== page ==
The overall goals of the project were to acquire a better understanding of the dynamic and kinematic processes relevant to nonlinear internal waves in lakes, to quantify the physical processes controlling the transfer of energy within the internal wave field from large to small scales and to gain more knowledge on impact caused by wave mixing on the lake ecosystem.

The specific objectives of this work included:


The achievement of the main goal of the project gave the possibility to understand the energy cascading from the wind to the basin-scale internal waves, and then to shorter solitary waves and turbulence in the benthic boundary layer.
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NERC Grant Ref. NE/D007968/1
Boiling water in the Strait of Gibraltar   
                                                                               
PI  Dr. V. Vlasenko       01.04.2006-30.03.2007

The principal aim of the project was to gain a greater insight into the processes relevant to large-amplitude internal waves generated by barotropic tide in the Strait of Gibraltar and to quantify in detail the transformation of tidal energy, from barotropic to baroclinic component and ultimately to mixing. The processes to be studied were:

The specific objectives of this work included:

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NERC Grant Ref. NE/E01030X/1
A new mechanism for generation of internal waves  
                                         
PI Dr. V. Vlasenko        01.04.2007-30.03.2008

The overall goal of the project is to study a new mechanism of internal wave generation that may occur in river-plume areas at the transition of the head of surface gravity current from supercritical (in terms of the Froude number) to subcritical regime of evolution. Formulated as a hypothesis in the course of the analysis of recently taken satellite images and the data of in-situ observations, this mechanism requires further theoretical clarification and justification on the basis of hydrodynamic modelling.

The greater insight into the new mechanism of the generation of internal waves will be achieved in the framework of the following research activities:

·        analysis of published in-situ data and satellite images provided by the University of Hamburg (Germany);

·        numerical simulations of the plume dynamics based on a fine-resolution fully nonlinear non-hydrostatic numerical model;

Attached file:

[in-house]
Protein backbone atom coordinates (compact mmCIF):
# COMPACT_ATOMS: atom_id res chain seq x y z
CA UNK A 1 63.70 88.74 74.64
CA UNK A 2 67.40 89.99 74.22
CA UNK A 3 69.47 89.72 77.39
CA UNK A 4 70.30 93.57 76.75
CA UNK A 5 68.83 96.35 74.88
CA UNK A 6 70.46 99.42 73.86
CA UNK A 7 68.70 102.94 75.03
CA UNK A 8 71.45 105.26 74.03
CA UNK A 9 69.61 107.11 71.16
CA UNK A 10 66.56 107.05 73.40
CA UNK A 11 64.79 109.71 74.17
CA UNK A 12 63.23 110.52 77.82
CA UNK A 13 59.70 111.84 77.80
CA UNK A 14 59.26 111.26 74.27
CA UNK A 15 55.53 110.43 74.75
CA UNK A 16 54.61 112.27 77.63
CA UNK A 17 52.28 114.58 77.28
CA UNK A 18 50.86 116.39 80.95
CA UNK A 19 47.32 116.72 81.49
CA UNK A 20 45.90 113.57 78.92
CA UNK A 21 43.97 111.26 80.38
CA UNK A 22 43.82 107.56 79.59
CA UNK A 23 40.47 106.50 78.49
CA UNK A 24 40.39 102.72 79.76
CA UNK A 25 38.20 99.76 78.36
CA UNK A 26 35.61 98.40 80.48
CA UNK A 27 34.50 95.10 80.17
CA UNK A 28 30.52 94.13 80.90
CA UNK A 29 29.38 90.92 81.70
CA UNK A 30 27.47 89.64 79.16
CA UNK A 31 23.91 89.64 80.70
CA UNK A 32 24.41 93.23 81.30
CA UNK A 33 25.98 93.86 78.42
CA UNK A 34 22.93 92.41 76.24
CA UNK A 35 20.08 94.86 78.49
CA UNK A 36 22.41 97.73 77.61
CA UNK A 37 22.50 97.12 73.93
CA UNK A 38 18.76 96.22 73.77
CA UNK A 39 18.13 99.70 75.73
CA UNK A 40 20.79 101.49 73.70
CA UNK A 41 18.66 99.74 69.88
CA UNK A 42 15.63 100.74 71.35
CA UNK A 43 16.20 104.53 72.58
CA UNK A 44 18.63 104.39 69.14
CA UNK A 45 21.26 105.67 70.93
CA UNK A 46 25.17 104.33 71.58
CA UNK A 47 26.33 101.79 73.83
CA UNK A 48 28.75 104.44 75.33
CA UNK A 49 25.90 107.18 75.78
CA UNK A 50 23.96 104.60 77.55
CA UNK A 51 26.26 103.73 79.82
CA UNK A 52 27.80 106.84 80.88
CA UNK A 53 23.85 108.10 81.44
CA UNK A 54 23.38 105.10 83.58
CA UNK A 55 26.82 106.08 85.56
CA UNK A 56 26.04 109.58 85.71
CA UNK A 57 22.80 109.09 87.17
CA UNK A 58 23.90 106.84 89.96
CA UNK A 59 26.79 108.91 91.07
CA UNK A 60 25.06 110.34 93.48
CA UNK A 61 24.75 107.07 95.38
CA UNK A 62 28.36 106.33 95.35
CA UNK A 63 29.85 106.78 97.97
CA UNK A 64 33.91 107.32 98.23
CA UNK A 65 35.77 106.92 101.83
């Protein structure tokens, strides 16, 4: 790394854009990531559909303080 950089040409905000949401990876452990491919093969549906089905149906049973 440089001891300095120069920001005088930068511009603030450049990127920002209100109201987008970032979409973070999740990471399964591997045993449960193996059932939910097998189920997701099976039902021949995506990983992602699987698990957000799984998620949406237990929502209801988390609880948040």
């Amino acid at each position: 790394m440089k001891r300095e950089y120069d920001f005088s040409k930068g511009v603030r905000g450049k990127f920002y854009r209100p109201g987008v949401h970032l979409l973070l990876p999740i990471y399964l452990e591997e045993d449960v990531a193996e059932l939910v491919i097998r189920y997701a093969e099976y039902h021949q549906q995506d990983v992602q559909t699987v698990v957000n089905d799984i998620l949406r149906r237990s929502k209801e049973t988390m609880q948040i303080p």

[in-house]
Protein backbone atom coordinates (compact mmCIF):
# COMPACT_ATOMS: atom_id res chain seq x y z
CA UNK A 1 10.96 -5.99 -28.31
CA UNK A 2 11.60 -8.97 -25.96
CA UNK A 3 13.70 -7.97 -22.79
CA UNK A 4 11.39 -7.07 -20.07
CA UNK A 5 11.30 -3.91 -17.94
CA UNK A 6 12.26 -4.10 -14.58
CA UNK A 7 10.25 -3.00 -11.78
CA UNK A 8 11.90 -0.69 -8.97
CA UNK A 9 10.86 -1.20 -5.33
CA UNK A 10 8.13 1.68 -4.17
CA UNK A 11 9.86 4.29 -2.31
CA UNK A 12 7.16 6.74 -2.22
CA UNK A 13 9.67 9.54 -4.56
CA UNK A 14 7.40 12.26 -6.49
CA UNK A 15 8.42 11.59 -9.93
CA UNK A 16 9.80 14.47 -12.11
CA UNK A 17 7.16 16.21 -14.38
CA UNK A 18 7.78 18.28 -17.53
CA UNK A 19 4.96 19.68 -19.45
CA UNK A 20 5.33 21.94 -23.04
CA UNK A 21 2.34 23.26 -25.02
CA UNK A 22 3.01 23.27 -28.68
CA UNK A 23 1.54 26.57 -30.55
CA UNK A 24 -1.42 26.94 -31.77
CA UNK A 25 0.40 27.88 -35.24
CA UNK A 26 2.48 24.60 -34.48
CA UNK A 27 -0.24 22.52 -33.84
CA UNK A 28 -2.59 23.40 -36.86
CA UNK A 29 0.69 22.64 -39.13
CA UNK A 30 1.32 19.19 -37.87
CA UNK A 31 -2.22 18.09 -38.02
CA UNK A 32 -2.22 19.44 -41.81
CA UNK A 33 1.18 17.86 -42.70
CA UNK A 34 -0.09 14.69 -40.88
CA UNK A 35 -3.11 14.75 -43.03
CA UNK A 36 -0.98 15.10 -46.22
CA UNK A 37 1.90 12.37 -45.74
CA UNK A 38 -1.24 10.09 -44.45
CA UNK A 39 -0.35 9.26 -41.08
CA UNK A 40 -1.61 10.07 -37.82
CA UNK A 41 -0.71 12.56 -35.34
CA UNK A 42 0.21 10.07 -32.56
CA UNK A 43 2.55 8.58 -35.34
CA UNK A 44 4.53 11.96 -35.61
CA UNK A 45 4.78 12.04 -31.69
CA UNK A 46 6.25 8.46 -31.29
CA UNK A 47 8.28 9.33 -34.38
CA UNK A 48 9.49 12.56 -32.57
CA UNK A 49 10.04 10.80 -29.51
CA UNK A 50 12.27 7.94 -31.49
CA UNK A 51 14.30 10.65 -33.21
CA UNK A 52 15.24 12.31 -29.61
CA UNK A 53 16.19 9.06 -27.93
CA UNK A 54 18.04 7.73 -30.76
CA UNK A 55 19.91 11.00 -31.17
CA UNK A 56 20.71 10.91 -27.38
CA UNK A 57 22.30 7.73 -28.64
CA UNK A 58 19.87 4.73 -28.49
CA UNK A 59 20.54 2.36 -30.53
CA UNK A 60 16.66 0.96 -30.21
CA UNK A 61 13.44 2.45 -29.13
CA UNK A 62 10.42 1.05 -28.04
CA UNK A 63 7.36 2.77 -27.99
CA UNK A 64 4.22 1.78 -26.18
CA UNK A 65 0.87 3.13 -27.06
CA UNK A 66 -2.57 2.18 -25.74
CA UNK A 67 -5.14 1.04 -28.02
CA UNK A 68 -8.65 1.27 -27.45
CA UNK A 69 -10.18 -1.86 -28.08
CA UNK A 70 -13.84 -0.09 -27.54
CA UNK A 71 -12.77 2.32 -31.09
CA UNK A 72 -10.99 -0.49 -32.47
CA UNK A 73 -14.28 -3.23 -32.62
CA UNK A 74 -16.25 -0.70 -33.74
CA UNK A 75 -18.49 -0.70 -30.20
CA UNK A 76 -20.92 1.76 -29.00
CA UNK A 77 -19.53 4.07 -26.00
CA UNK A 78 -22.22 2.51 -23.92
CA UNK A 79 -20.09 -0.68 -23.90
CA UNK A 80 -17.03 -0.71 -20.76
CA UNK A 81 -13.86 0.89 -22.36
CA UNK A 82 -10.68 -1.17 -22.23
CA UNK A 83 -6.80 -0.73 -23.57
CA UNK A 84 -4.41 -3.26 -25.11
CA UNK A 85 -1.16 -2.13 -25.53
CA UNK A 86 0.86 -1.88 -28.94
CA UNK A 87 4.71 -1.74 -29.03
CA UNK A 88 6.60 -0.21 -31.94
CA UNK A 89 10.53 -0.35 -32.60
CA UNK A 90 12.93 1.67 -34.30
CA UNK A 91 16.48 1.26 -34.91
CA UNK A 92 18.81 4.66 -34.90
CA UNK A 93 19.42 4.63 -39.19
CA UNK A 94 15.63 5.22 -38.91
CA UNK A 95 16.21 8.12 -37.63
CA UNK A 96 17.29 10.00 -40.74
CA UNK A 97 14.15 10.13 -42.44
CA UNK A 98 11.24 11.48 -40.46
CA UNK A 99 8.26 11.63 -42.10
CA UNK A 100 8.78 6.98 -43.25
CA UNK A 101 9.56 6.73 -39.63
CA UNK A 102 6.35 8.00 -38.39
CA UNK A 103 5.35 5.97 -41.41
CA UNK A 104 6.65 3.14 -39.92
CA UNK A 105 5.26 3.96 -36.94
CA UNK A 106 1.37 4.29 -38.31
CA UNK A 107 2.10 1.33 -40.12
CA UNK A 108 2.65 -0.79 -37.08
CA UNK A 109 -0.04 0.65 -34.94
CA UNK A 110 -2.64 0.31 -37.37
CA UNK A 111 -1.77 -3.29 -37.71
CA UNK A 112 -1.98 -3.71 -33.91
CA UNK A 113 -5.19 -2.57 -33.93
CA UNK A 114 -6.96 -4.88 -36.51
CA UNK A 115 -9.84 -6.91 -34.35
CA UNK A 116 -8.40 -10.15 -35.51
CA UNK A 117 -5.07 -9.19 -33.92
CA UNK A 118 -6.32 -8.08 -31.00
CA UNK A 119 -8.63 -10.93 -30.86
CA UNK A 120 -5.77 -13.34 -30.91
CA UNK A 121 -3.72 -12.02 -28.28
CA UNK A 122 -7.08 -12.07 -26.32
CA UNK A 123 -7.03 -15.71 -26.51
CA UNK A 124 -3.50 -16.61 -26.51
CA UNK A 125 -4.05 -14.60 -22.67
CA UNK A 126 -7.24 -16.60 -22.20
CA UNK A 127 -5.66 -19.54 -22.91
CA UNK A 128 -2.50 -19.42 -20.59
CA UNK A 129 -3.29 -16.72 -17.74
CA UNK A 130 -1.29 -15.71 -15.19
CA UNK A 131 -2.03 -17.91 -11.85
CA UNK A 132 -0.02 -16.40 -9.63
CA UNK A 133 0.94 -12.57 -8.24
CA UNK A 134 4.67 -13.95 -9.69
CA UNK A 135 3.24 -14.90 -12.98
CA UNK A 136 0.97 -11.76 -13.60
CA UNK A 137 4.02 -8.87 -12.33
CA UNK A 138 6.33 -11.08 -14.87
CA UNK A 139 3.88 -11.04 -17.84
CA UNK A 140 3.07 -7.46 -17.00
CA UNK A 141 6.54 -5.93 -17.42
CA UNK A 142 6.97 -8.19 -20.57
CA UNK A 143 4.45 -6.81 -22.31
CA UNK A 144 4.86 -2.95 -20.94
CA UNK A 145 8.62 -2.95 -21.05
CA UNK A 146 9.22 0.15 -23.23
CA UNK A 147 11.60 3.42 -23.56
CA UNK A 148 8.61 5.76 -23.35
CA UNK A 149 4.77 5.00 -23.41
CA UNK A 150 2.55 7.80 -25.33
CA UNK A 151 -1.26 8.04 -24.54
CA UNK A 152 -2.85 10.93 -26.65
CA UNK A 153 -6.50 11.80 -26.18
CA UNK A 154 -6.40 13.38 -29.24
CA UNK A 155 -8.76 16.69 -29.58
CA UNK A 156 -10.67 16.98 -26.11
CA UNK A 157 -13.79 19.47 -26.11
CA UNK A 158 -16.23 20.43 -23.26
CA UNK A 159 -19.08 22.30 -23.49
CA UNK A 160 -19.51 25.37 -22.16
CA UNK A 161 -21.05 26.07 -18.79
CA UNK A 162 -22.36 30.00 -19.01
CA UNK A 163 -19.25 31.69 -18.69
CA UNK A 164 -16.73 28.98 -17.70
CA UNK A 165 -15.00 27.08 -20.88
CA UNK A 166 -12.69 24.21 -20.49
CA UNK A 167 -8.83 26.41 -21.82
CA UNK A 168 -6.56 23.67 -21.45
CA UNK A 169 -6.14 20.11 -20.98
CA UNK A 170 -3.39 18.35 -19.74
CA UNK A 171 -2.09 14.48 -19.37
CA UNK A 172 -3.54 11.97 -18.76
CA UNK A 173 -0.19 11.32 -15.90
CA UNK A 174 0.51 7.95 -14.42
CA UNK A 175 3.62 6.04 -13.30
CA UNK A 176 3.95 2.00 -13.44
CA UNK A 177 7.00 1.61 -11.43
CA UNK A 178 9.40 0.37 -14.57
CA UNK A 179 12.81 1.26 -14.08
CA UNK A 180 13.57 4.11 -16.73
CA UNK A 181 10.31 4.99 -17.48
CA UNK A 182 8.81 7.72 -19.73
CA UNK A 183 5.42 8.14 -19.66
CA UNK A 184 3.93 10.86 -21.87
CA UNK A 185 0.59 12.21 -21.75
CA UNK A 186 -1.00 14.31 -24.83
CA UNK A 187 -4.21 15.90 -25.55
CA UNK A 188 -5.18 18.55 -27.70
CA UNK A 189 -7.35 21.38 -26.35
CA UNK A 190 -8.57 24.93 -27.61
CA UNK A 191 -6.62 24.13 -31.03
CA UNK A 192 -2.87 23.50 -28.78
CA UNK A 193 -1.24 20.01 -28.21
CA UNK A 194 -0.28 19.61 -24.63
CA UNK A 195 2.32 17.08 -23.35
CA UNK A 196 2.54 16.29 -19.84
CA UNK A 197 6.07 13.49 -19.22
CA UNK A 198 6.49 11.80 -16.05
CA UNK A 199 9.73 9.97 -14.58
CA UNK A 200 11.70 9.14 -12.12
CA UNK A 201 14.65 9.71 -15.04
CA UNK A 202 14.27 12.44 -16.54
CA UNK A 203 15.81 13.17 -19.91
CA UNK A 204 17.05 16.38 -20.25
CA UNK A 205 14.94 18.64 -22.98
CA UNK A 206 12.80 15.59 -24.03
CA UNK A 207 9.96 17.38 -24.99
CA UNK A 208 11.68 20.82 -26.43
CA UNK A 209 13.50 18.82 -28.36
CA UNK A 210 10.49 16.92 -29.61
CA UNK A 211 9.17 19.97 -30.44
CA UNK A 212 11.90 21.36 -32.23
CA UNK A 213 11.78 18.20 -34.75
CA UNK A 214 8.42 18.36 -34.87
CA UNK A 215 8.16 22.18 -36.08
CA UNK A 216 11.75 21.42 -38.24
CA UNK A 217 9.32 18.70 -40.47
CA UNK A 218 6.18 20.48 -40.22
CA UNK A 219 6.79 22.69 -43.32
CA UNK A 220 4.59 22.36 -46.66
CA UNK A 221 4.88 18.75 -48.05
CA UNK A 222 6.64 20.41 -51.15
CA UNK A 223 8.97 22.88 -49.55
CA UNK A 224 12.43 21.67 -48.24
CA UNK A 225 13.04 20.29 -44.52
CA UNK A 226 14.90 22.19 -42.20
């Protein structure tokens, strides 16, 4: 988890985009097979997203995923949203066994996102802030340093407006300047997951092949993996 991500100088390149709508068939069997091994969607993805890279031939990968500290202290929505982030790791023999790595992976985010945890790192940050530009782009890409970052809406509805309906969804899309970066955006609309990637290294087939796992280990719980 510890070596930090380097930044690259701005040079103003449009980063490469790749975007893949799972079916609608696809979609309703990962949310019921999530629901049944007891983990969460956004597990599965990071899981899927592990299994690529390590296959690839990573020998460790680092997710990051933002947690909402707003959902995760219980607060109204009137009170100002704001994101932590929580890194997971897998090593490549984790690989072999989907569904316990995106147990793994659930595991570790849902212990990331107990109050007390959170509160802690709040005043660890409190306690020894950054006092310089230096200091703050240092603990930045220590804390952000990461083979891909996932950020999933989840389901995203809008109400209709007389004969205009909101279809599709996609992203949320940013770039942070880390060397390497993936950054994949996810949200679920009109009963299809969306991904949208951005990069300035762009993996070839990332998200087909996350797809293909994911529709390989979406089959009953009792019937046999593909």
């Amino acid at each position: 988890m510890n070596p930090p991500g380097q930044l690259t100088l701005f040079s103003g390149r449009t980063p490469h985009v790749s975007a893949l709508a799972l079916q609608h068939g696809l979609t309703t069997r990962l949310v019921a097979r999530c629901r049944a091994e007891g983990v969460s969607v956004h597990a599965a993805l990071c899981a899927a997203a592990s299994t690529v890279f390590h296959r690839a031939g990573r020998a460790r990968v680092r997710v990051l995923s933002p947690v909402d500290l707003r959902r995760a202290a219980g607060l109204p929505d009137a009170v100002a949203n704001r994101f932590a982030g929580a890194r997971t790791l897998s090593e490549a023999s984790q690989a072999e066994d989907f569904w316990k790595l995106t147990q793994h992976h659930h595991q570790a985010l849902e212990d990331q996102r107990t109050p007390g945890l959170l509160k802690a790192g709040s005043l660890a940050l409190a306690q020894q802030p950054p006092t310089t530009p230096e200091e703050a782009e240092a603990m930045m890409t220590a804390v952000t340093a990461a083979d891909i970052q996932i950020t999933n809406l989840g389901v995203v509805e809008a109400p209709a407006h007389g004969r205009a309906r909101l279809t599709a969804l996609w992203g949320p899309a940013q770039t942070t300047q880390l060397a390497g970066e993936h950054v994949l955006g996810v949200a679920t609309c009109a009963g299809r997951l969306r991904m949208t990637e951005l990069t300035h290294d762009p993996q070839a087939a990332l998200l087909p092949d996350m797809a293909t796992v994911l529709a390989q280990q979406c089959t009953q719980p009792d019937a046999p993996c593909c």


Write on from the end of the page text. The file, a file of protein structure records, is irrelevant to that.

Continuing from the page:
·        comparison analysis of the remote sensing and in-situ data with the results of numerical runs.

As a result of the aforementioned activities, the conditions controlling formation of large-amplitude internal waves at the frontal side of the river plume will be identified and clarified in terms of various input parameters such as model geometry, river discharge, bottom topography, sea water stratification etc.

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NERC Grant Ref. NE/F010214/1
Nontraditional baroclinic wave effects in the Strait of Gibraltar  
                               
 PI  Dr. V. Vlasenko       01.04.2008-30.03.2009

The principal aim of the project is to study the three-dimensional evolution of packets of tidally generated large-amplitude internal waves in the Strait of Gibraltar. On the basis of this knowledge the pathway of energy in the wave packets (and the observed irregular structure of wave packets, in particular) will be explained and quantified. The greater insight into the baroclinic wave dynamics of the strait and, as a consequence, into the mixing processes initiated by the tidally generated internal waves will be achieved in the framework of the following research activities:

·        the oceanographic objective is to work with the experimental data collected by the University of Malaga (Spain) at two moorings during a three-month experiment in 2005 to quantify significant baroclinic wave events occurring in the strait;

·        the numerical objective is to apply the-state-of-the-art fully nonlinear non-hydrostatic MITgcm to the strait with the real bathimetry and to reproduce the evolution of tidally generated internal waves and their input into spatial-temporal variability in the strait with the focus on three-dimensional nonhydrostatic effects and mixing processes;